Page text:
LETTERS: Support right now is more important than ever
LETTERS TO THE EDITOR
Simple act can make a real difference
I WRITE to encourage the community to put in a call over Christmas to a veteran who may be isolated.
At Mates4Mates, we have seen the impact that this year has had on the mental health of many Australians, including veterans, and isolation remains a very real concern.
We can all make a difference this Christmas by taking time out to call friends and family who may be feeling isolated or who are struggling with the spotlight that's currently on Defence.
Looking after the wellbeing of veterans and their families is our key priority - but we can't do it alone.
This week, please reach out to a mate, ask how they are, and let them know that help is available. This simple act can make a real difference to someone in need.
At Mates4Mates, we've seen an increase in veterans presenting with mental health challenges this year and expect this to continue rising. Support right now is more important than ever.
For more about Mates4Mates, visit mates4mates.org or for 24-hour support, phone Open Arms on 1800 011 046 or on 13 11 14.
Georgia Ash, national clinical manager, Mates4Mates.
Trump is running out of time
THE White "house of cards" is falling after the Texas Supreme Court dismissed Trump's "big one" case, finally ending the lawsuit pursuit over false claims of election fraud.
Trump won't accept defeat, but is running out of time.
Trump's dream of a political family dynasty continues in tweet-land to maintain momentum. His 36 year old son Eric tweeted: "Re-tweet if you love the president".
Most Americans see the forest for the trees and do not buy the fraud fantasy.
Some re-tweeted: "We love President Biden".
The house of cards, like Humpty Dumpty, had a great fall.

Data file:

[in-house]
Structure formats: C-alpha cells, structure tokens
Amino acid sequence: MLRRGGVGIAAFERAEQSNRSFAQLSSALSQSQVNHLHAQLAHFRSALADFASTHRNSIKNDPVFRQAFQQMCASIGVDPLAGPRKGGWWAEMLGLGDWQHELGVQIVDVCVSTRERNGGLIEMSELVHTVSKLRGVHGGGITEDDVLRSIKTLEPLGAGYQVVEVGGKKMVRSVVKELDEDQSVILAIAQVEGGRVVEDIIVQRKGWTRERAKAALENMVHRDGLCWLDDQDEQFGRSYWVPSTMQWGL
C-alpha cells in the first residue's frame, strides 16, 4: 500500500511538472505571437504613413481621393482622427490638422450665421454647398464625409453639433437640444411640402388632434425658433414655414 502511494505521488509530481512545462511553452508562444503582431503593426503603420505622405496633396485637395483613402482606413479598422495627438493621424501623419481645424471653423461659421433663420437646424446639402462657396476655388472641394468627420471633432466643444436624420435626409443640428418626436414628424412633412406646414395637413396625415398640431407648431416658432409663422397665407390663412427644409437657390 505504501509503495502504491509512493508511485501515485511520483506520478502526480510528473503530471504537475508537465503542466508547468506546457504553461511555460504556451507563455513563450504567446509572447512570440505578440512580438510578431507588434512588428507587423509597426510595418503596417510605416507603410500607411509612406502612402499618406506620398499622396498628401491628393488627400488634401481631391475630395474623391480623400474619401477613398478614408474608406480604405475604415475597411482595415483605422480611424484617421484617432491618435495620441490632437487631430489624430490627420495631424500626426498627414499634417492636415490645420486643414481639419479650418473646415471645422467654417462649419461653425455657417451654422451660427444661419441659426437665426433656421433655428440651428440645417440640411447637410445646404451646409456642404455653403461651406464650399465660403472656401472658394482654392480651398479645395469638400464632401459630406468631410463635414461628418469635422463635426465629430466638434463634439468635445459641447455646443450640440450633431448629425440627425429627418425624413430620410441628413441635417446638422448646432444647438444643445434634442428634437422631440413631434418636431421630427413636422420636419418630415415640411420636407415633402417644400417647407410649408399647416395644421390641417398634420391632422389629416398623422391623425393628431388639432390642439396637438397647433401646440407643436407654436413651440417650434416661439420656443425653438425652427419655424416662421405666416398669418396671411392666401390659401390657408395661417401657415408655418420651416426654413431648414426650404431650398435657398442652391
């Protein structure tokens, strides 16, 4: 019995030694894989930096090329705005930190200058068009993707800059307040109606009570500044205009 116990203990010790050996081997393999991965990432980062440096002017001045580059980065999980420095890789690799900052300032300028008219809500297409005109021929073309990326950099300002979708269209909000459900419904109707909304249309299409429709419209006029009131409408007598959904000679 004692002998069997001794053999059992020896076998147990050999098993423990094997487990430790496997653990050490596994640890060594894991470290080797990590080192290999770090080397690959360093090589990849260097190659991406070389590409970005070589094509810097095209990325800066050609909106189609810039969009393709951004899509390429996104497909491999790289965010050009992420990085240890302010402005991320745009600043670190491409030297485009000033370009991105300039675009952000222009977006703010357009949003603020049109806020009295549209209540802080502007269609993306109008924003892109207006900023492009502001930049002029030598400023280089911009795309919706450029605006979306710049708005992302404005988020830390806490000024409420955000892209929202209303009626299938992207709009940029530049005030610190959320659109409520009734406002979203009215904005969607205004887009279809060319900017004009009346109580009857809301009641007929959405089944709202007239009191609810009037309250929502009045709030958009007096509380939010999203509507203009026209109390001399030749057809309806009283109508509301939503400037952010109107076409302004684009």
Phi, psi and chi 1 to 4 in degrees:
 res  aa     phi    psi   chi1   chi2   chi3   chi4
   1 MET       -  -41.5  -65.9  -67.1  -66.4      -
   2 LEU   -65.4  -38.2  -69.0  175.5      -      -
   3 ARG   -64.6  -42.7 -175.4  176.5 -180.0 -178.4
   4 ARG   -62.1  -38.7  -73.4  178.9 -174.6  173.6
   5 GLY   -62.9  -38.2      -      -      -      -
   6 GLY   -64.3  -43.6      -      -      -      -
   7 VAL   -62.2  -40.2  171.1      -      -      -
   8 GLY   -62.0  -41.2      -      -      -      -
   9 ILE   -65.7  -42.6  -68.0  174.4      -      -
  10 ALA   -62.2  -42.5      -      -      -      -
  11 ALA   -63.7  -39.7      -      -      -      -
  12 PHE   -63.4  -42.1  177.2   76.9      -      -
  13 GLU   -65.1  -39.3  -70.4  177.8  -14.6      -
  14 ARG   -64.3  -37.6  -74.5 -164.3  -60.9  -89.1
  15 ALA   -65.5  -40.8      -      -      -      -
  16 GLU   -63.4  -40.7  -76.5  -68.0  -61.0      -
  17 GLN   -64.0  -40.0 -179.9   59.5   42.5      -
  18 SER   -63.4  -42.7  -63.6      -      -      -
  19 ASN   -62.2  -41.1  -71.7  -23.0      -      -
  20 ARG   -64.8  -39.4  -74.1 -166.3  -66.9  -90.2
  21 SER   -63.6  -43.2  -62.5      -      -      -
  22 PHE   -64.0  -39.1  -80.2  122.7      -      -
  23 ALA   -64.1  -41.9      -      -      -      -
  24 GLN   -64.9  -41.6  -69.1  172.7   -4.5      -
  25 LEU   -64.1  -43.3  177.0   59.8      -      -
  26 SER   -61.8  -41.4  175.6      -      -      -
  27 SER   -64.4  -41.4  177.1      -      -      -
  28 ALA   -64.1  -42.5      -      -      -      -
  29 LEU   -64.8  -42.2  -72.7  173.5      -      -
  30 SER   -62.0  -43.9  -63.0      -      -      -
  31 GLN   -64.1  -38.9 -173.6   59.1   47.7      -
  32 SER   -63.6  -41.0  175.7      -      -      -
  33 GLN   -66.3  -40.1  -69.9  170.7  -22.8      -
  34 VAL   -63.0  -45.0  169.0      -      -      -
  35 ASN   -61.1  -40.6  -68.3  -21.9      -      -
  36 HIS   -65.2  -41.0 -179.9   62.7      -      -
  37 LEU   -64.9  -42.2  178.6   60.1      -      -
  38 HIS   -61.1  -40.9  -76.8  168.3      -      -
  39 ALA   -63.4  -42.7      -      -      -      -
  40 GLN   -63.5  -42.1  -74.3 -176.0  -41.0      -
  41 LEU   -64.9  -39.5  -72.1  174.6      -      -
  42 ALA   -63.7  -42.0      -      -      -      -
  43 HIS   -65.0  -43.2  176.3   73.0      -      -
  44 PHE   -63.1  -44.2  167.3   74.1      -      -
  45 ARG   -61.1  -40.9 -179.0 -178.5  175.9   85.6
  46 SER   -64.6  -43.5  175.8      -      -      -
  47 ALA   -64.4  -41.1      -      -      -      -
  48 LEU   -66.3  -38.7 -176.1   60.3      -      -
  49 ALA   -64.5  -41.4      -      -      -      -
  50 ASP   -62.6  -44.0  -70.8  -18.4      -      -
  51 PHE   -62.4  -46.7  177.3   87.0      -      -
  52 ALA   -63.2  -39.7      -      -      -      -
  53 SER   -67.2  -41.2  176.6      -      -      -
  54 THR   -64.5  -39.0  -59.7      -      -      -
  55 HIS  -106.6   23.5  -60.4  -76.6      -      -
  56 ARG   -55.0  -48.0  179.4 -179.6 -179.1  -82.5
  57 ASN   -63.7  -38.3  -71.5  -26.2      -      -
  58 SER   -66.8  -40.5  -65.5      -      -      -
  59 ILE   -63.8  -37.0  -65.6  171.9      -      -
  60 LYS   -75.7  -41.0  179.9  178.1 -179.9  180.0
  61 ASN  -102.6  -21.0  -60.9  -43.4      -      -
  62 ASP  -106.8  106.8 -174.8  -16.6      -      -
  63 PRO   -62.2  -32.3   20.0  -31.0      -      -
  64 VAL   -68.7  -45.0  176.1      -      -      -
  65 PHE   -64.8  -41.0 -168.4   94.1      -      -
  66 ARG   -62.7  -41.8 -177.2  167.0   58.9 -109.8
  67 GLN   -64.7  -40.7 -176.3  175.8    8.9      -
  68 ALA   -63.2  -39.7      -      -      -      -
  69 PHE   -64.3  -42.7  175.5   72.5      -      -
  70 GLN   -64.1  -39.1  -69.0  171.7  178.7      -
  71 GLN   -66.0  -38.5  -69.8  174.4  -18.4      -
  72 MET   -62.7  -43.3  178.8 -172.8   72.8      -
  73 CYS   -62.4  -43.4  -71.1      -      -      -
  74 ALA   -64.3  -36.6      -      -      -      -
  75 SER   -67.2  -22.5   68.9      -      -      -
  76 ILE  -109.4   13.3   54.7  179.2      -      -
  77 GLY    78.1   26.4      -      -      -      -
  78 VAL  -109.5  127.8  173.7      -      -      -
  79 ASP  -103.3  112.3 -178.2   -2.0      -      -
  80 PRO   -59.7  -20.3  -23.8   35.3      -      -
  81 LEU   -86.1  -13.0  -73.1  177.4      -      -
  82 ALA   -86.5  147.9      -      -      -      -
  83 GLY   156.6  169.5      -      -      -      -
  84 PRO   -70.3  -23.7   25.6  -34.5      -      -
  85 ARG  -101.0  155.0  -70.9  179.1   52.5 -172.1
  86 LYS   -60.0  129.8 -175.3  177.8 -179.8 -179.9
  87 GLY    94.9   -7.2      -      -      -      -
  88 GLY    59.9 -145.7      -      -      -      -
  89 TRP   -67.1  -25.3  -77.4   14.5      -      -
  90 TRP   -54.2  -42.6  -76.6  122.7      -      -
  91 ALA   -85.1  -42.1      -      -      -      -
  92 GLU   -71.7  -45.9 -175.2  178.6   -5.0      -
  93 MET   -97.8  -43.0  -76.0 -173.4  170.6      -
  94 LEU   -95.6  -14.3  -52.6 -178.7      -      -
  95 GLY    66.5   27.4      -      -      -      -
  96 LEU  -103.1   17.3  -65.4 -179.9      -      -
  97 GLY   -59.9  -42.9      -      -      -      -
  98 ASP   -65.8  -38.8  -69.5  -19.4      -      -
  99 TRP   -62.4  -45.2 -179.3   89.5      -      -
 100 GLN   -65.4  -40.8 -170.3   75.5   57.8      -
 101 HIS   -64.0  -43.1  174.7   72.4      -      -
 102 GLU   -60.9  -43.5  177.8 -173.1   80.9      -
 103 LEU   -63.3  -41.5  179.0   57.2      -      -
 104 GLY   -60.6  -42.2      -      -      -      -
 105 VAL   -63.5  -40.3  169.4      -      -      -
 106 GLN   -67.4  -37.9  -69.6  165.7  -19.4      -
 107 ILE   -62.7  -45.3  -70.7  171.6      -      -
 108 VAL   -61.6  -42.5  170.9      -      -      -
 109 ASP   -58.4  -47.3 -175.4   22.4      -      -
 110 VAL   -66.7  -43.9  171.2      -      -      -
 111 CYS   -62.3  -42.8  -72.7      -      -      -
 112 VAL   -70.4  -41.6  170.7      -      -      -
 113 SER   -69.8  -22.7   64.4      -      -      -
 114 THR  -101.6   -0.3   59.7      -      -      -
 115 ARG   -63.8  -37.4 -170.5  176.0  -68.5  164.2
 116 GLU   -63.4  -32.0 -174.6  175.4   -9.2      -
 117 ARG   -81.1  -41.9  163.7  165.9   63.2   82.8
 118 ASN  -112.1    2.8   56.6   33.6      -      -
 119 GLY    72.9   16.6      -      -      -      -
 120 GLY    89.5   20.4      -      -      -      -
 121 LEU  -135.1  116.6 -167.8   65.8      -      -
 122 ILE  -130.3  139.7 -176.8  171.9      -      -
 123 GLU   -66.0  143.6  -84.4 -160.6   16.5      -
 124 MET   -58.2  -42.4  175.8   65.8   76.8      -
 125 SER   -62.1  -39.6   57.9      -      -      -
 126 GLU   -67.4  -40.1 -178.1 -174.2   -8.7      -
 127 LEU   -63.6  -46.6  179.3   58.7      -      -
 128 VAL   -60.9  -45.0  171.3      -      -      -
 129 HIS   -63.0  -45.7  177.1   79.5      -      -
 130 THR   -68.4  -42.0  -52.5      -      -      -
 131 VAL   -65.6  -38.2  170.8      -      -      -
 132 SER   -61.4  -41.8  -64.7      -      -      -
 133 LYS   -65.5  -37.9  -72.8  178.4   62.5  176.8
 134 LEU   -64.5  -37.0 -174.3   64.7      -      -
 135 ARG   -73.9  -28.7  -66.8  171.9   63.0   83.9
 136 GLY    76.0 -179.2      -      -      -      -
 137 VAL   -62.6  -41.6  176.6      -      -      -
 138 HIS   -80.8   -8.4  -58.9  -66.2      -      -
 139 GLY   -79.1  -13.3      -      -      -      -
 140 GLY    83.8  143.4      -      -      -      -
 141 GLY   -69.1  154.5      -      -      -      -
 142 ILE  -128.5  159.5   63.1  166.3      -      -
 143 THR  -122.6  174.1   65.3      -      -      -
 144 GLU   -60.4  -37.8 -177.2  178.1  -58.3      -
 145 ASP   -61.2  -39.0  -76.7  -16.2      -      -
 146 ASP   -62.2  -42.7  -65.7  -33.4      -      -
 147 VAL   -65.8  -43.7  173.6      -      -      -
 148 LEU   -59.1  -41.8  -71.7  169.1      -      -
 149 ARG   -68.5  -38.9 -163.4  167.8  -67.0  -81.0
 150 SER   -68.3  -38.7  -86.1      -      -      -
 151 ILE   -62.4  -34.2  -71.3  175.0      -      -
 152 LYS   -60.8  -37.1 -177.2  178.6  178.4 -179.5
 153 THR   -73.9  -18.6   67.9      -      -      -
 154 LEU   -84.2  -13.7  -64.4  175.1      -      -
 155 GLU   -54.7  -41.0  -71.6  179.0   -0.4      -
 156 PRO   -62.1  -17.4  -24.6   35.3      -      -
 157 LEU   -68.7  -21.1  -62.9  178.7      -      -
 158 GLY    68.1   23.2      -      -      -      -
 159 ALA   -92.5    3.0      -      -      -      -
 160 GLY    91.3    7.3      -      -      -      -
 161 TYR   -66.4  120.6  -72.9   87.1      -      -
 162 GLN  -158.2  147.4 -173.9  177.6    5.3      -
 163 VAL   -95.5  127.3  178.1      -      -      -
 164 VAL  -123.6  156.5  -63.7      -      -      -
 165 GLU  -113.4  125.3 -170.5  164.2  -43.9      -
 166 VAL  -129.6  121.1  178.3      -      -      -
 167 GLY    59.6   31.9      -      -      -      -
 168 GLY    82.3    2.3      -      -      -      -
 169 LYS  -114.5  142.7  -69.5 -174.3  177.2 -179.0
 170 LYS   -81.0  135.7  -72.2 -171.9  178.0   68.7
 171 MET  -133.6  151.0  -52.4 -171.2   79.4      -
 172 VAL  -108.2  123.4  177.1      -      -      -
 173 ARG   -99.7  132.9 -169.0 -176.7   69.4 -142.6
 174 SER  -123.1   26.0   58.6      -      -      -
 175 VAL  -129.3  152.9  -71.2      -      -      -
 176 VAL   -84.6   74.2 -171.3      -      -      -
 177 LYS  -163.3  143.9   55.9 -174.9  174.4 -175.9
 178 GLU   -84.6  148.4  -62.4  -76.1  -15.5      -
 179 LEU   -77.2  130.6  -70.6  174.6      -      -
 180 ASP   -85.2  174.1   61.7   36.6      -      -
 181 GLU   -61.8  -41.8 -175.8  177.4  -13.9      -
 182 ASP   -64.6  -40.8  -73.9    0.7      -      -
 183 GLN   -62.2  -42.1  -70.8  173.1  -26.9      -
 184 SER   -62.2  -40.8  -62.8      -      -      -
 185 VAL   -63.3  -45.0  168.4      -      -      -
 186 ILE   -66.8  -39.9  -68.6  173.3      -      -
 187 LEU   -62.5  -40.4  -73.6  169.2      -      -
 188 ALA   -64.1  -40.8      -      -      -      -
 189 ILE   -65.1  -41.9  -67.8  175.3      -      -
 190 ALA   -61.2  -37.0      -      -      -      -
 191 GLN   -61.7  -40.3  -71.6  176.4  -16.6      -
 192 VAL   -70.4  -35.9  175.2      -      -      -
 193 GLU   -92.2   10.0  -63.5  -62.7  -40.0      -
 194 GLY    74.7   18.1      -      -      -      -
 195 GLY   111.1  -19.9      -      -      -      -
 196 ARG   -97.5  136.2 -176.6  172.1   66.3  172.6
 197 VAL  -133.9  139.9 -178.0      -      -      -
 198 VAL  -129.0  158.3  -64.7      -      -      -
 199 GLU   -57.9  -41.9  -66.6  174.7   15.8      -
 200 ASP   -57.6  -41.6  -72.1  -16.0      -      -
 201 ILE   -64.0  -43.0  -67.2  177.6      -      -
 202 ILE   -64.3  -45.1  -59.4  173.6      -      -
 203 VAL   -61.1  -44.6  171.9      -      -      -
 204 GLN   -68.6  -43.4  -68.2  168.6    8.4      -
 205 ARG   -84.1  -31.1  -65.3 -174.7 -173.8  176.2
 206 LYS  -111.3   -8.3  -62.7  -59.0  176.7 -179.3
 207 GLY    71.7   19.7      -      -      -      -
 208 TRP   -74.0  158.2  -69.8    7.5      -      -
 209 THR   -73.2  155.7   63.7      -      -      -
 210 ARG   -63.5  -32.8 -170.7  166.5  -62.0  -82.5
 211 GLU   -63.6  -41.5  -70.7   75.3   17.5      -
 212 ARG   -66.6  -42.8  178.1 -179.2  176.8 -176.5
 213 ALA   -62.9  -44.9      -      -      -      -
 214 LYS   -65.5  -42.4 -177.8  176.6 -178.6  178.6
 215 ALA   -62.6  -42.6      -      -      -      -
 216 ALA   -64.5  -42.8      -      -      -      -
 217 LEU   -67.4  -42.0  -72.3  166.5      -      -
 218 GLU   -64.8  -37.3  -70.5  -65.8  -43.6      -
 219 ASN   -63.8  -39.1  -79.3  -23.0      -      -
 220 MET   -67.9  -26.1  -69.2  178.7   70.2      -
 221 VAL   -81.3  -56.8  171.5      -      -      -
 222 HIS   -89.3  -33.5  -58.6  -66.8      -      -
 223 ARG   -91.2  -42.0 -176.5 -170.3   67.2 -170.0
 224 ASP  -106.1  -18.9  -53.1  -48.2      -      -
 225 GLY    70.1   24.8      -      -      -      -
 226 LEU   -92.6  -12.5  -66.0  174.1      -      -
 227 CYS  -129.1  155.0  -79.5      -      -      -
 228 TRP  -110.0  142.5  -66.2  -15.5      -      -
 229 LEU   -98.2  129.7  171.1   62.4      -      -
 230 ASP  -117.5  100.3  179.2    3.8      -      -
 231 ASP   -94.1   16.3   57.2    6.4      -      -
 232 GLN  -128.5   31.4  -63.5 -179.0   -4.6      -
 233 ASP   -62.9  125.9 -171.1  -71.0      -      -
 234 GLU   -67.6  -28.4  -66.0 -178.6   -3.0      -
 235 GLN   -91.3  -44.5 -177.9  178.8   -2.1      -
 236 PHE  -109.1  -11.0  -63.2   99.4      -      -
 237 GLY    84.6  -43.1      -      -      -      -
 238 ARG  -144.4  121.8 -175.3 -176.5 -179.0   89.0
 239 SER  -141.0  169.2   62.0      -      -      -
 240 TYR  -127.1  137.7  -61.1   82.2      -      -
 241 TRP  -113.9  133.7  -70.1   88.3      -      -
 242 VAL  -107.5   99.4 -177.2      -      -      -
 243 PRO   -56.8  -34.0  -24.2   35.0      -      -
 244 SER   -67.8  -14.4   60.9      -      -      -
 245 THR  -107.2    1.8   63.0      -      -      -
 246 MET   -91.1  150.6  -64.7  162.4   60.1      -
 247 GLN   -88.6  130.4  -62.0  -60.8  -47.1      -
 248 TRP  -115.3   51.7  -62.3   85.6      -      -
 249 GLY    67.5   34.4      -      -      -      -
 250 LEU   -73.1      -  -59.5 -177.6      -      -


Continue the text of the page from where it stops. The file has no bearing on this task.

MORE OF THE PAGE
Trump's dream of a second term has been quashed by three Trump-appointed Supreme Court judges. That's justice.
"Ask not for whom the bell tolls, it tolls for thee."
Eloise Rowe, Tannum Sands
A Melbourne school has apologised after a group of Year 7 girls were made to kneel to have their hemlines checked. The incident caused outrage among a group of parents, who took to social media to call the incident "patriarchal" and a "demeaning and archaic act of public shaming".
Alison Love: We did this; also nursing uniforms were checked for length. What's wrong with having standards & guidelines in today's world.... perhaps there'd be a bit more respect of self and others?
Leone Neilsen: Had to do this at high school. We would roll them over at the waist after parade. Our socks had to be anklets also.
Step Holden: Typical attitude from some people in this day and age, get with the program people, if there is a length requirement then stop whinging.
Una Slatter: So why is it demeaning, if a certain length is required then so be it. It didn't worry us in our days. Just typical teenagers wanting everything their own way.
GregRaelene Wynne: I did this in the 80's wouldn't hurt the children of today to dress to respect.
Leesa Tomlinson: Rules are rules. People forget these simple rules then complain.
Georgie Elizabeth: It's the school rules. If you don't like it send your kids out appropriately dressed.
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